With our HRXchange TUPE Untangled Masterclasses in the diary, we thought we would share with you some of the most ‘popular’ TUPE myths:

  1. TUPE does not apply to share sales

TUPE does not usually apply where there is a sale of shares, but in some cases transfers of assets pre or post-sale could result in a TUPE transfer. In one such case,[1] following a share acquisition by its subsidiary, the parent company sent in its own integration team and took over the day to day management of the newly acquired company. This company was so fully integrated into its business after the acquisition that a TUPE transfer to the parent company was found to have taken place. TUPE should always be a consideration in post-acquisition integration plans as it cannot automatically be assumed that it will not apply.

  1. TUPE applies to employees who spend more than a certain percentage of their time on activities concerned with a TUPE transfer

Anyone “assigned” to an organised grouping of resources or employees that is subject to a transfer will transfer under TUPE. There is no specific percentage of time an employee must spend on the activities before they will be regarded as “assigned”. In one case[2], an employee who spent 100% of his time working on a contract for a client was found not to have transferred under TUPE because there had been no specific decision to organise his work in this way. Sometimes something more than the fact that an employee spends most of their time working for a specific client will need to be shown.

  1. The employee will be redundant if they transfer to us so, the old employer should make them redundant

As its name suggests, TUPE is designed to protect employees from losing their jobs because the organisation they work for changes hands. Under TUPE, any dismissal connected with a transfer will be automatically unfair, unless it is for an economic, technical or organisational (ETO) reason entailing changes in the workforce. The ETO reason must belong to the employer who is carrying out the dismissal. In such a situation, the employee should transfer to the new employer who would (following a fair process) make the employee redundant.

  1. Consultation must take place for a minimum period of time prior to a transfer

Unlike in collective redundancy situations, there is no fixed period of time employers must consult employees affected by a TUPE transfer. TUPE states that certain information must be provided to appropriate representatives of employees affected by the transfer “long enough before the transfer” to enable the outgoing employer to consult with them about it. This means that a plan should be put in place prior to the transfer that takes into account how long the information and consultation process will take, including where necessary the election of employee representatives.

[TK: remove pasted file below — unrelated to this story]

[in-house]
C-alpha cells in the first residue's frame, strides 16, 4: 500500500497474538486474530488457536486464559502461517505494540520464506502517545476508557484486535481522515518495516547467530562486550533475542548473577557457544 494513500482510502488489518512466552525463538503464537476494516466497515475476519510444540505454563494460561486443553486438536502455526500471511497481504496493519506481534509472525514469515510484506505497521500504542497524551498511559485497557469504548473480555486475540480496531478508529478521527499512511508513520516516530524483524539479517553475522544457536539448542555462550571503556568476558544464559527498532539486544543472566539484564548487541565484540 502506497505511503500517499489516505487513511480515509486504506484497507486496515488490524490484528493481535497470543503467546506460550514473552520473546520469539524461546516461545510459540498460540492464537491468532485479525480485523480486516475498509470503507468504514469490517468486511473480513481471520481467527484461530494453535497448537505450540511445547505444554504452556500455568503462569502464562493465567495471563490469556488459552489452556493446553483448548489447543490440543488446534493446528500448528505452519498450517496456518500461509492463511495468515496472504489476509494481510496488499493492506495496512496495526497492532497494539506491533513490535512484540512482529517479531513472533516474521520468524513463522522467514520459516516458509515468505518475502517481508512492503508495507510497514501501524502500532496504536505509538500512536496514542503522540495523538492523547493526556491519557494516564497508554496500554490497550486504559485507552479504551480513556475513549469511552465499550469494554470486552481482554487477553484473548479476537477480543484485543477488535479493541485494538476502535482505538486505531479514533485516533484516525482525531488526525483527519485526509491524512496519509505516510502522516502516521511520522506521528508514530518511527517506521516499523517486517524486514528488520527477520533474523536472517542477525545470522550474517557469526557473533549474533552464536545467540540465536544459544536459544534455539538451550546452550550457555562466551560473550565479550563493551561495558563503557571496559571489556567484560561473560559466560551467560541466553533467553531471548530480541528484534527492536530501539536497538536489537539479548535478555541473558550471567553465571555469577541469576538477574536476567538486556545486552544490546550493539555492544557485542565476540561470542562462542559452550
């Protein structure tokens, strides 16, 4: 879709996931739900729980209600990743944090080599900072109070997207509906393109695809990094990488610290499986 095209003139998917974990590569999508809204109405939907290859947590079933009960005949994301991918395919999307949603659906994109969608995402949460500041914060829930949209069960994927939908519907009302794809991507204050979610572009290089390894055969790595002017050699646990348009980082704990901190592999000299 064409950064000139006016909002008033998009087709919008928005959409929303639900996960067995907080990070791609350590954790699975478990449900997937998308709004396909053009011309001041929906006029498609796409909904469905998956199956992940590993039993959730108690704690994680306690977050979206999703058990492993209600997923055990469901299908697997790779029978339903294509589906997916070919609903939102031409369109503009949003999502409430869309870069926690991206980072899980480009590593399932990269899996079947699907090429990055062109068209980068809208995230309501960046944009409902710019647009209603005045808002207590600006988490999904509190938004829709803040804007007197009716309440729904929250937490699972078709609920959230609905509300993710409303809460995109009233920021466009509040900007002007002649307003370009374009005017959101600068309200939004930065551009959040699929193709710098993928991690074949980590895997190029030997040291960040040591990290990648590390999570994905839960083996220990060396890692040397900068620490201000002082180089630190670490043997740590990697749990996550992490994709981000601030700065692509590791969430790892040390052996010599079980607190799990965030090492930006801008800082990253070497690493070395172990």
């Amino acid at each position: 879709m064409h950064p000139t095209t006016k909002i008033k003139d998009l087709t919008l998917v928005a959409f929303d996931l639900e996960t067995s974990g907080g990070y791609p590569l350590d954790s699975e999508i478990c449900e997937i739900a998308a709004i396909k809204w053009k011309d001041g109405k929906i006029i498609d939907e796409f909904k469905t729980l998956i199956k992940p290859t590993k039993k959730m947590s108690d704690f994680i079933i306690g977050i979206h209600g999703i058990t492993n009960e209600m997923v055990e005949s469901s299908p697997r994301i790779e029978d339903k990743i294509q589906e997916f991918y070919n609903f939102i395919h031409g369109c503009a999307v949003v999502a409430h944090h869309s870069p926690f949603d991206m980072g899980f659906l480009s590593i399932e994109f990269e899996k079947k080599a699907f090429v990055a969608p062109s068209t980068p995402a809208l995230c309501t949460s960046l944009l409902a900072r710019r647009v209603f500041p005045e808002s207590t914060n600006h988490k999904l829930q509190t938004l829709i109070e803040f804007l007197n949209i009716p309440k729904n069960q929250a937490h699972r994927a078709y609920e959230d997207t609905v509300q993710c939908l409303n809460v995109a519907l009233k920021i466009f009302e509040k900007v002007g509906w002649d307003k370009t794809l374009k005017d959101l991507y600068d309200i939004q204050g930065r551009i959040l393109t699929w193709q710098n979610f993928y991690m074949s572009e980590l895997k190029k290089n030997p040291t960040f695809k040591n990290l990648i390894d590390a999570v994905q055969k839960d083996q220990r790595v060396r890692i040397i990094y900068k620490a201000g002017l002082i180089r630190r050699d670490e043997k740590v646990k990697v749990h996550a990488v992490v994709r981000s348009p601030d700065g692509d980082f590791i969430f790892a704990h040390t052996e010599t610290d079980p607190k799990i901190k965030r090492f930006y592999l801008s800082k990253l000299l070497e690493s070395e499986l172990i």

1. Changes can be made to contracts of employment after a certain period of time

The new employer takes on transferring employees on their existing terms of employment and changes can only be made in very limited circumstances – even if the employees agree to them. There is no time limit on this protection. Contractual changes may, however, be permitted if the reason for the change is nothing to do with the transfer itself, or if there is an ETO reason for the contractual change entailing changes in the workforce and the employees agree or where a contractual right of variation exists.

This post was edited by Helen Webster. For more information, email blogs@gateleyplc.com 

[1] Jackson Lloyd Ltd and Mears Group plc v Smith and others UKEAT/0127/13.

[2] Seawell Ltd v Ceva Freight (UK) Ltd and another UKEATS/0034/11


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This blog is intended only as a synopsis of certain recent developments. If any matter referred to in this blog is sought to be relied upon, further advice should be obtained.